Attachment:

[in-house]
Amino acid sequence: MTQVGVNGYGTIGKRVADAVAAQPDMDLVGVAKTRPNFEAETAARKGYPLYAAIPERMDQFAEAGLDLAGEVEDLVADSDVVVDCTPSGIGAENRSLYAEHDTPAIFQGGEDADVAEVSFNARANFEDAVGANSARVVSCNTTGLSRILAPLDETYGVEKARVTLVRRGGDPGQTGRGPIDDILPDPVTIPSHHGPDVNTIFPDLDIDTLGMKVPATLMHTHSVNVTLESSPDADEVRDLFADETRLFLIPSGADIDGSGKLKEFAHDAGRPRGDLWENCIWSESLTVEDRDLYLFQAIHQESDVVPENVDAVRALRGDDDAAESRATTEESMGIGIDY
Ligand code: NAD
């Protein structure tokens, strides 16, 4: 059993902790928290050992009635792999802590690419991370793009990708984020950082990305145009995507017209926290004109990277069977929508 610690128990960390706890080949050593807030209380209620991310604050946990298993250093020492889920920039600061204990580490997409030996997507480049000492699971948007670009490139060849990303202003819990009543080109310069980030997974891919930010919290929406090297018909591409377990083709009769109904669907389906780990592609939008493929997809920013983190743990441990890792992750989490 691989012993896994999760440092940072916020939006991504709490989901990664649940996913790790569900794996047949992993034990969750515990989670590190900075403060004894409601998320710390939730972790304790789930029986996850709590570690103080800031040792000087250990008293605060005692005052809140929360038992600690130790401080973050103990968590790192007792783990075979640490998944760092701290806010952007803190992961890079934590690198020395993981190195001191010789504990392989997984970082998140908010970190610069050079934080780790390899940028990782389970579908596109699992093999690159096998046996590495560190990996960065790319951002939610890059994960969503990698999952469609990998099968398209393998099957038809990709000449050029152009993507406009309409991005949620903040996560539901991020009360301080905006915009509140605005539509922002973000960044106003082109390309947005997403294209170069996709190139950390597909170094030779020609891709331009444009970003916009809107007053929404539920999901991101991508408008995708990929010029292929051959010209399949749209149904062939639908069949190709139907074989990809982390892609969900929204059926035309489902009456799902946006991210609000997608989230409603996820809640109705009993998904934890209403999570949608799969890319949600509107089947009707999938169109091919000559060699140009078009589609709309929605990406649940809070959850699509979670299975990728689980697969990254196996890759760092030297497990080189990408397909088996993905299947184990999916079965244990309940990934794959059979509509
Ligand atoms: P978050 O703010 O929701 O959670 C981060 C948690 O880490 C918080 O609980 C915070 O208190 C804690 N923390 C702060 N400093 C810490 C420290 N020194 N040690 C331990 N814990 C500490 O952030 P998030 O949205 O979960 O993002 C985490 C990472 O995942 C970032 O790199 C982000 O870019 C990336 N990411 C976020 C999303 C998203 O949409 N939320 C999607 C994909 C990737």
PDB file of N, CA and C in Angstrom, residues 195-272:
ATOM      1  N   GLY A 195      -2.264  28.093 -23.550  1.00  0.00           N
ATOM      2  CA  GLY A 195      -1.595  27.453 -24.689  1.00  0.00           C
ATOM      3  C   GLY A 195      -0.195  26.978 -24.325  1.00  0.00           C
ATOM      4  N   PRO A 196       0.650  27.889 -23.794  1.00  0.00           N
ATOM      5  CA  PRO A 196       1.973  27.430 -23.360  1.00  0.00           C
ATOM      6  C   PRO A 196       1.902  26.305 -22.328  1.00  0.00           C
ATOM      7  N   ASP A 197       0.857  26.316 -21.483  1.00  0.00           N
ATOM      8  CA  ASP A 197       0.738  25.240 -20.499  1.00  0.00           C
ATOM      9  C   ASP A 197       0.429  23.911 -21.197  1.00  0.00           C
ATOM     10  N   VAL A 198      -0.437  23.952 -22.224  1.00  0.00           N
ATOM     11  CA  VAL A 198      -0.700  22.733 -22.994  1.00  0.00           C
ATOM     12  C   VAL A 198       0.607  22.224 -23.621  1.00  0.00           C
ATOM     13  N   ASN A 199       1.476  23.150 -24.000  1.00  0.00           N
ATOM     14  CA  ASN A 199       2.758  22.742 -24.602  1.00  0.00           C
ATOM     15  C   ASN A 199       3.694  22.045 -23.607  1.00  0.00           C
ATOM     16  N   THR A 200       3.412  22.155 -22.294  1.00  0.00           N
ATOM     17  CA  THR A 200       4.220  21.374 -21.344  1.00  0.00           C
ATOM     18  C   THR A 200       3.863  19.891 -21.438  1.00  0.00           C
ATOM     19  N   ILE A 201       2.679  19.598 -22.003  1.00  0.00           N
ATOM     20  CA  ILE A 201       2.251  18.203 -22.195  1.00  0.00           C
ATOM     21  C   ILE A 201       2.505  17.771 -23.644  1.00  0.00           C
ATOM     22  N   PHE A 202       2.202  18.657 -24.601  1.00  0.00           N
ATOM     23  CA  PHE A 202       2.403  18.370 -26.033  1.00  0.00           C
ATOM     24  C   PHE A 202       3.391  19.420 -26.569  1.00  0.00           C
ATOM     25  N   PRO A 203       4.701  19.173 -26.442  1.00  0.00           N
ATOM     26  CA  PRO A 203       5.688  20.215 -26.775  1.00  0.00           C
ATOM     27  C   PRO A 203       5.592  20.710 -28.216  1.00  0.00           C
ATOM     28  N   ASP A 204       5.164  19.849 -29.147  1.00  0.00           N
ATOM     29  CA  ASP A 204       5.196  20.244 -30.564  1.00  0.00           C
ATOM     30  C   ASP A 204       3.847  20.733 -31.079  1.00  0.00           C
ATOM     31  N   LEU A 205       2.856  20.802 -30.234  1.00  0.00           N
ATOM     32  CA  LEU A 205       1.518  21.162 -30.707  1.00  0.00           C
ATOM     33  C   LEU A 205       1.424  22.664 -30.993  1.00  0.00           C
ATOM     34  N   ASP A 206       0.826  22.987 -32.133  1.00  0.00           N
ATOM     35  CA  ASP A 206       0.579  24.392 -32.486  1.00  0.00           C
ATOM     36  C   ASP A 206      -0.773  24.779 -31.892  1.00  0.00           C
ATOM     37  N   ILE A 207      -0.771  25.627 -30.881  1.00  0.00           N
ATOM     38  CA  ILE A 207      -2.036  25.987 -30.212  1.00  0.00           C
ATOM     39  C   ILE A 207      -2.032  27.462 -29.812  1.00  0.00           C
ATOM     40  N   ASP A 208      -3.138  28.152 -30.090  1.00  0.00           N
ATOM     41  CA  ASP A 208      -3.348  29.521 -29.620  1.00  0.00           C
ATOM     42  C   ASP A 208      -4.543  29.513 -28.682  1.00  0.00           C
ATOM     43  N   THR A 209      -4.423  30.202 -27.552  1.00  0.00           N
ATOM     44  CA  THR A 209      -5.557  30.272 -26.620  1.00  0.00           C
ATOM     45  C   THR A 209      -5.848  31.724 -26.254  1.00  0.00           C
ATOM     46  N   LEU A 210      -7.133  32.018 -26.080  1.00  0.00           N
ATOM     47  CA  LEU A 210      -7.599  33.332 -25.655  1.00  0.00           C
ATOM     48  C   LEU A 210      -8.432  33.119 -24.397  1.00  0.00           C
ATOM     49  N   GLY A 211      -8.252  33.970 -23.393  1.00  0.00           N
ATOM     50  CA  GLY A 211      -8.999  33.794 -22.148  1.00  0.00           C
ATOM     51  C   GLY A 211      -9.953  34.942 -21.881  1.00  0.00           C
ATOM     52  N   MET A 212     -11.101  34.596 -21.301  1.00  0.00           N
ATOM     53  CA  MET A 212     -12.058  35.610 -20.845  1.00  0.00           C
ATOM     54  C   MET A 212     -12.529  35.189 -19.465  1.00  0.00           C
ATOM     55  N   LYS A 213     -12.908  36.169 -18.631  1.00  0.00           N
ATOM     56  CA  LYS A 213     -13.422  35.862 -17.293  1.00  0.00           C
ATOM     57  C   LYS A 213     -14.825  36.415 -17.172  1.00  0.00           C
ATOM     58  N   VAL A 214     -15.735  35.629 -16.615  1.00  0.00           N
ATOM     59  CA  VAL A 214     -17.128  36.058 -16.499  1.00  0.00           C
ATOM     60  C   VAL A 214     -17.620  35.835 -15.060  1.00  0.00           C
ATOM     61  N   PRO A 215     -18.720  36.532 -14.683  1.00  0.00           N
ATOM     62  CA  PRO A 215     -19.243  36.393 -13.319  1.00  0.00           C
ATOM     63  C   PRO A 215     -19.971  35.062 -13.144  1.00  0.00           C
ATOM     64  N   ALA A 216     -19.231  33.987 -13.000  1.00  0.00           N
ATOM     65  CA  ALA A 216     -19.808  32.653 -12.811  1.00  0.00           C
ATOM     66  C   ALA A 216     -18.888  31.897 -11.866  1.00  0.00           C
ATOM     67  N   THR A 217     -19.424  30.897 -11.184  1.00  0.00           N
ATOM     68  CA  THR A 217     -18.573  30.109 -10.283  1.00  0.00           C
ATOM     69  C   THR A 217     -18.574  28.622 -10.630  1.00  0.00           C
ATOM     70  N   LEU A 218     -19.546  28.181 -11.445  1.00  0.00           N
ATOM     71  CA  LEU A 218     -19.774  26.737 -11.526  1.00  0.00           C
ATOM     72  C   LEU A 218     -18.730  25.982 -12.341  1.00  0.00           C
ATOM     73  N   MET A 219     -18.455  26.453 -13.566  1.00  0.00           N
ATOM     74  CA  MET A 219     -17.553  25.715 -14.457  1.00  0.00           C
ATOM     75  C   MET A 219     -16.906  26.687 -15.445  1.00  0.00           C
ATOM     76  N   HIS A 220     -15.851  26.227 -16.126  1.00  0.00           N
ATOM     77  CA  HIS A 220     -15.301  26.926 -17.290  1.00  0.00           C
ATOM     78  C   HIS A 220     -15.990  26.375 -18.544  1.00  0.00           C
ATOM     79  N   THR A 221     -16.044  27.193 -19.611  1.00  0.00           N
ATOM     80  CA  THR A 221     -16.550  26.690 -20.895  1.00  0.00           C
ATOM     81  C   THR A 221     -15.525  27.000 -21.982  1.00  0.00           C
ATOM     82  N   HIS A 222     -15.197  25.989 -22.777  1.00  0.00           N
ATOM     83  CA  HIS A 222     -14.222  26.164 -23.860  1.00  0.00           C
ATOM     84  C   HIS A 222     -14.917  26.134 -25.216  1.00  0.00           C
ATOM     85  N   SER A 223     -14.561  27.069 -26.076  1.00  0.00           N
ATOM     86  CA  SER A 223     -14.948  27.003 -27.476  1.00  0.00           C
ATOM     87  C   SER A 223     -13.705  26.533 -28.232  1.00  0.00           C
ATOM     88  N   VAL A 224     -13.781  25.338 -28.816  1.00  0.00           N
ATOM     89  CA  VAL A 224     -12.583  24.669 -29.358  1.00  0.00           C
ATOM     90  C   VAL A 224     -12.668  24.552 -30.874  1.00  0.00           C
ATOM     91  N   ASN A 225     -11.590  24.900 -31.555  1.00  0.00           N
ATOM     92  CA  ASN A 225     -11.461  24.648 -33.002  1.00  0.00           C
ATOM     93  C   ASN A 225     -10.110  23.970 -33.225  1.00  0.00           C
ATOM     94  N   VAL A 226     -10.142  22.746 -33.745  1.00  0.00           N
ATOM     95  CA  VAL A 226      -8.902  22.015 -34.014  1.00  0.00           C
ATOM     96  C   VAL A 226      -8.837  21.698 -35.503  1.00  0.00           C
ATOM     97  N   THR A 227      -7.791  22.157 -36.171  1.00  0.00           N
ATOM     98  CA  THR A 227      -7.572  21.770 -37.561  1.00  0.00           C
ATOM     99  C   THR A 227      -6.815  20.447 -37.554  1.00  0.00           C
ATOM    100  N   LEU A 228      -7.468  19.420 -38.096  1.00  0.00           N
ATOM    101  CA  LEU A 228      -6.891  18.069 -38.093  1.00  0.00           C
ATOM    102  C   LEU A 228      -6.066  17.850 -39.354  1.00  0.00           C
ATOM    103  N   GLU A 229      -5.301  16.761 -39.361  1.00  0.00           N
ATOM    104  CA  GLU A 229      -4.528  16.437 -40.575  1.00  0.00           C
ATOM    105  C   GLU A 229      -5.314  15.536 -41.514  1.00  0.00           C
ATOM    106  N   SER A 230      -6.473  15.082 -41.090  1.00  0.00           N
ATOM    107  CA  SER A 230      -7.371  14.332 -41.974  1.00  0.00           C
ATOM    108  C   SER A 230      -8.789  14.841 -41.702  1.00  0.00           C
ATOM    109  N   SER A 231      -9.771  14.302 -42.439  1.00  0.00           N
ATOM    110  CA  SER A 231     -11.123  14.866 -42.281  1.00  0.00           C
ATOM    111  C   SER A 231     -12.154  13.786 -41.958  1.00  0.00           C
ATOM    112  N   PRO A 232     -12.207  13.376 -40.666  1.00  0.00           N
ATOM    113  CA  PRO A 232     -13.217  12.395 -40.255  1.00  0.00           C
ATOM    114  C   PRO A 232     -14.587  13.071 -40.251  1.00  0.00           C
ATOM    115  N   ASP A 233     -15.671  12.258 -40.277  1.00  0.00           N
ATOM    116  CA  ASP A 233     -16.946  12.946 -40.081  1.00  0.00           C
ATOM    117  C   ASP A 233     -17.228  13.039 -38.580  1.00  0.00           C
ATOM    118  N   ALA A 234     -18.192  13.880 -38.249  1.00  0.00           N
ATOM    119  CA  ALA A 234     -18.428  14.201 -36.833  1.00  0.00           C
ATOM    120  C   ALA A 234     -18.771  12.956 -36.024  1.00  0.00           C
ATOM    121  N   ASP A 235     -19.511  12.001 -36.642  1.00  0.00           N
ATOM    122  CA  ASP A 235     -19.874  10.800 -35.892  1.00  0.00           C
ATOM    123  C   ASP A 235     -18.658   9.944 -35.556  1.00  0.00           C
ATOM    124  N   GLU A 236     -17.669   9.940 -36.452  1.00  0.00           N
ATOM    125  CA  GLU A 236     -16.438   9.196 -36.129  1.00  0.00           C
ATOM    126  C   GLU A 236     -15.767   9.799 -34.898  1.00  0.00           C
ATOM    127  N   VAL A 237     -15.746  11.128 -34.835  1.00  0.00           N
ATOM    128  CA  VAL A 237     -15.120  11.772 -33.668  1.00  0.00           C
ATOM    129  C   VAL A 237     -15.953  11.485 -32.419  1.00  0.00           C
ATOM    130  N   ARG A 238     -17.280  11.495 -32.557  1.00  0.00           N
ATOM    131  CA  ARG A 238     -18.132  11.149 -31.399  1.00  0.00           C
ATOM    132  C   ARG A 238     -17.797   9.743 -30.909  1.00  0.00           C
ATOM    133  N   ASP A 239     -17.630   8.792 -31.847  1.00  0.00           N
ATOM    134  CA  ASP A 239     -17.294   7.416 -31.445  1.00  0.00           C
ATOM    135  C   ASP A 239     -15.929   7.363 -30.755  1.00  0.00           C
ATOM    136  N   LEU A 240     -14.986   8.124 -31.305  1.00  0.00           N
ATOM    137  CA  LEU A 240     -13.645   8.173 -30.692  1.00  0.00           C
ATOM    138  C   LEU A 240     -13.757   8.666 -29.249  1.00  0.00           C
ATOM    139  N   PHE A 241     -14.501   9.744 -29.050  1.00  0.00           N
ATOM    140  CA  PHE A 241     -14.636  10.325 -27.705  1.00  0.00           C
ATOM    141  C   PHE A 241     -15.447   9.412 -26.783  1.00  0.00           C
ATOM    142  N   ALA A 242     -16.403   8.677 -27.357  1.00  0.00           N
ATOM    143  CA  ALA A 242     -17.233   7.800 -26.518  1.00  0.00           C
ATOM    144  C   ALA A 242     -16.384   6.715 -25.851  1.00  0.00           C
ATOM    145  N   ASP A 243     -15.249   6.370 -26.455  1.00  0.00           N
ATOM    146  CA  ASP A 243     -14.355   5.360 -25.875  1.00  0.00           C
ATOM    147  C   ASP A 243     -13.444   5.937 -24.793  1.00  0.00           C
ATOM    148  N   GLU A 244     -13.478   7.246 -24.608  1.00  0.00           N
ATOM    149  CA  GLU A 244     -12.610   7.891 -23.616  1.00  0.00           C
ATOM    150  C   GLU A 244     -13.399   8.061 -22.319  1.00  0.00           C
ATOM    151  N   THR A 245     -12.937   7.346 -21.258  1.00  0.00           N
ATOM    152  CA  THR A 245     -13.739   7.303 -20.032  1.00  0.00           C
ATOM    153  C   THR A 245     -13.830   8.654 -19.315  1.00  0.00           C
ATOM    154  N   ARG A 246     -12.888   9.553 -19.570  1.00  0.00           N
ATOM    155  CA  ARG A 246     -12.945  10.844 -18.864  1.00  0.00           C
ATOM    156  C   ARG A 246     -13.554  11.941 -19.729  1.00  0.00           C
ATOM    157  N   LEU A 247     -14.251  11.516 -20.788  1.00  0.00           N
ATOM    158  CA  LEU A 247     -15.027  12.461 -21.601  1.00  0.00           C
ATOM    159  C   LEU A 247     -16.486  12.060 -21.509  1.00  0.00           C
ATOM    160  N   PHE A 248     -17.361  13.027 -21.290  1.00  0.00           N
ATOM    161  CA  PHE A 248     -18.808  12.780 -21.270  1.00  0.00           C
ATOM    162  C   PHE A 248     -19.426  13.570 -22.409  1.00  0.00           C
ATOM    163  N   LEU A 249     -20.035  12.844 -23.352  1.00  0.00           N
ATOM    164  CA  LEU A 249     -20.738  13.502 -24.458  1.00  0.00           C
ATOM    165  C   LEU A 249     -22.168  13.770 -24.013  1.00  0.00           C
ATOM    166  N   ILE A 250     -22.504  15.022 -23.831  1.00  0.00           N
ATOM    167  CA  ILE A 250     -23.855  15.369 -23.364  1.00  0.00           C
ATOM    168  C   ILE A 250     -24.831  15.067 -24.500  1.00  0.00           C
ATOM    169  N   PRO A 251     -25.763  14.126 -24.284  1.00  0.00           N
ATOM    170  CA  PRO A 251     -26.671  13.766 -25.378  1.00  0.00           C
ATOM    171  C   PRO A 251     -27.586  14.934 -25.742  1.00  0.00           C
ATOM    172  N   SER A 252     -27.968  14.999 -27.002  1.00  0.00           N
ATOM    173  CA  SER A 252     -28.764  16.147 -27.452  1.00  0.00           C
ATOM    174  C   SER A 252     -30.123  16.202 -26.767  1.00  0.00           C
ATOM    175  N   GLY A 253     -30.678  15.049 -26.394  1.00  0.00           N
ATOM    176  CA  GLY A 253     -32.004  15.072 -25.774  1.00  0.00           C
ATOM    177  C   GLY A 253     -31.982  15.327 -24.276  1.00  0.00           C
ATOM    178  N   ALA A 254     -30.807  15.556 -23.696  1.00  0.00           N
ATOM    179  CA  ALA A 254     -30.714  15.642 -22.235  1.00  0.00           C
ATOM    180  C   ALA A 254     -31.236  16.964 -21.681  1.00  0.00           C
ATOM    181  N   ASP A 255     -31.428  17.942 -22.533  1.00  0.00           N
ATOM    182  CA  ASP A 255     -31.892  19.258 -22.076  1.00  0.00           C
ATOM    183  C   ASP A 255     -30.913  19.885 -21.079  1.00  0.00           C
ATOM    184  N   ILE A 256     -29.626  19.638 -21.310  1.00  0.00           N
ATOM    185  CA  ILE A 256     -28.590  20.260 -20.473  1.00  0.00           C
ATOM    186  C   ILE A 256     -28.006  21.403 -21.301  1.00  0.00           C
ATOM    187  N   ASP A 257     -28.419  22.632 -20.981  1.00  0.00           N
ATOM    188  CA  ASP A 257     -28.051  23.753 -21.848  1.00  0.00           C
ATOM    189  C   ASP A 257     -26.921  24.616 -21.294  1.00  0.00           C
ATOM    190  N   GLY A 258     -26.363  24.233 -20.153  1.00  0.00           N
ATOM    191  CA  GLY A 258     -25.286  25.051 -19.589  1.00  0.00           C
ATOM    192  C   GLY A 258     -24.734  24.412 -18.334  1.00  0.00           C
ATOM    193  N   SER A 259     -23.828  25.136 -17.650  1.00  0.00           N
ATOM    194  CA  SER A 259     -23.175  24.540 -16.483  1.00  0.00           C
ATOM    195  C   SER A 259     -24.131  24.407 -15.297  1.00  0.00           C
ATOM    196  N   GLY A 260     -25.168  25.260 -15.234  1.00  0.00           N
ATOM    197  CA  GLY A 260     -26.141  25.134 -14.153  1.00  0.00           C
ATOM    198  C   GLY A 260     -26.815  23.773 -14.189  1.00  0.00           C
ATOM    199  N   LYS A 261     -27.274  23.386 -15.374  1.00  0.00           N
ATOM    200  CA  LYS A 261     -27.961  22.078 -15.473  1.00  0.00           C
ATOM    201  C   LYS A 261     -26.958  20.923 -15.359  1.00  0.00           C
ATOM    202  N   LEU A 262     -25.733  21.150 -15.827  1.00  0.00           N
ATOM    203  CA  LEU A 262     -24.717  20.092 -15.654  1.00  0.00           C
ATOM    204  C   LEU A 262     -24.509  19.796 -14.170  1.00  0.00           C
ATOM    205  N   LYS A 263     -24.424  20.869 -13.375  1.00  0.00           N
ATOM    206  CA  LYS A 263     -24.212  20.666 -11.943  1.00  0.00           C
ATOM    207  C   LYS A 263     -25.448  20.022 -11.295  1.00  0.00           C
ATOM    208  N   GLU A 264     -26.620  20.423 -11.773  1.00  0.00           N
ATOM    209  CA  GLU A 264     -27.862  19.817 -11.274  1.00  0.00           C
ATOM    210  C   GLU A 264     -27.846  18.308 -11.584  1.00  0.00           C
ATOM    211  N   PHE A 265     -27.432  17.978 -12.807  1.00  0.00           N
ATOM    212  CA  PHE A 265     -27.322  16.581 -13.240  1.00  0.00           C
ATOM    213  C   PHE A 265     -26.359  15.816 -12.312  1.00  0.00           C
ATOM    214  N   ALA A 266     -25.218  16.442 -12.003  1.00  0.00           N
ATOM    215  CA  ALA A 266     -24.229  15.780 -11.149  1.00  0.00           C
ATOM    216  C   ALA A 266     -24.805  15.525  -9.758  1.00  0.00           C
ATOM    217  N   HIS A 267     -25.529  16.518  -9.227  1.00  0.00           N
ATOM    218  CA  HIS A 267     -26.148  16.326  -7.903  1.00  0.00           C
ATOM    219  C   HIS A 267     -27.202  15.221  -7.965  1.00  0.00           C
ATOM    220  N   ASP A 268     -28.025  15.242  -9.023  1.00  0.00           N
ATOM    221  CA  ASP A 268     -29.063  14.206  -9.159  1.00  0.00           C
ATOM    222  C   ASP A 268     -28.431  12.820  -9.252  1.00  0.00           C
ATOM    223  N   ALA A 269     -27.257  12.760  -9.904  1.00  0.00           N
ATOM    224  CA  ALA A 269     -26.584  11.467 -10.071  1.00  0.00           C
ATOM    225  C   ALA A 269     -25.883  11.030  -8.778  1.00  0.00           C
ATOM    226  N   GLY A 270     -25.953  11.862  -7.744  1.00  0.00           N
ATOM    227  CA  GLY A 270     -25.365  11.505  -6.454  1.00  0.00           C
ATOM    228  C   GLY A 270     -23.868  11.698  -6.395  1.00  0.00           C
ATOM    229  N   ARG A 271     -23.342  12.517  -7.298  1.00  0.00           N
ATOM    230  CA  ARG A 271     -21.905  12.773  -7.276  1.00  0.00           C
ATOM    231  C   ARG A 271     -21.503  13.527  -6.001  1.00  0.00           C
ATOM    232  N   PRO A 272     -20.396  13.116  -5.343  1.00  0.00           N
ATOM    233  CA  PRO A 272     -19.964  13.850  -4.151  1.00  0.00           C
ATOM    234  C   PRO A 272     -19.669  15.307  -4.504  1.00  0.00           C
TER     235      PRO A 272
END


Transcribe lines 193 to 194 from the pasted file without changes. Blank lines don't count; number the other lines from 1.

ATOM    187  N   ASP A 257     -28.419  22.632 -20.981  1.00  0.00           N
ATOM    188  CA  ASP A 257     -28.051  23.753 -21.848  1.00  0.00           C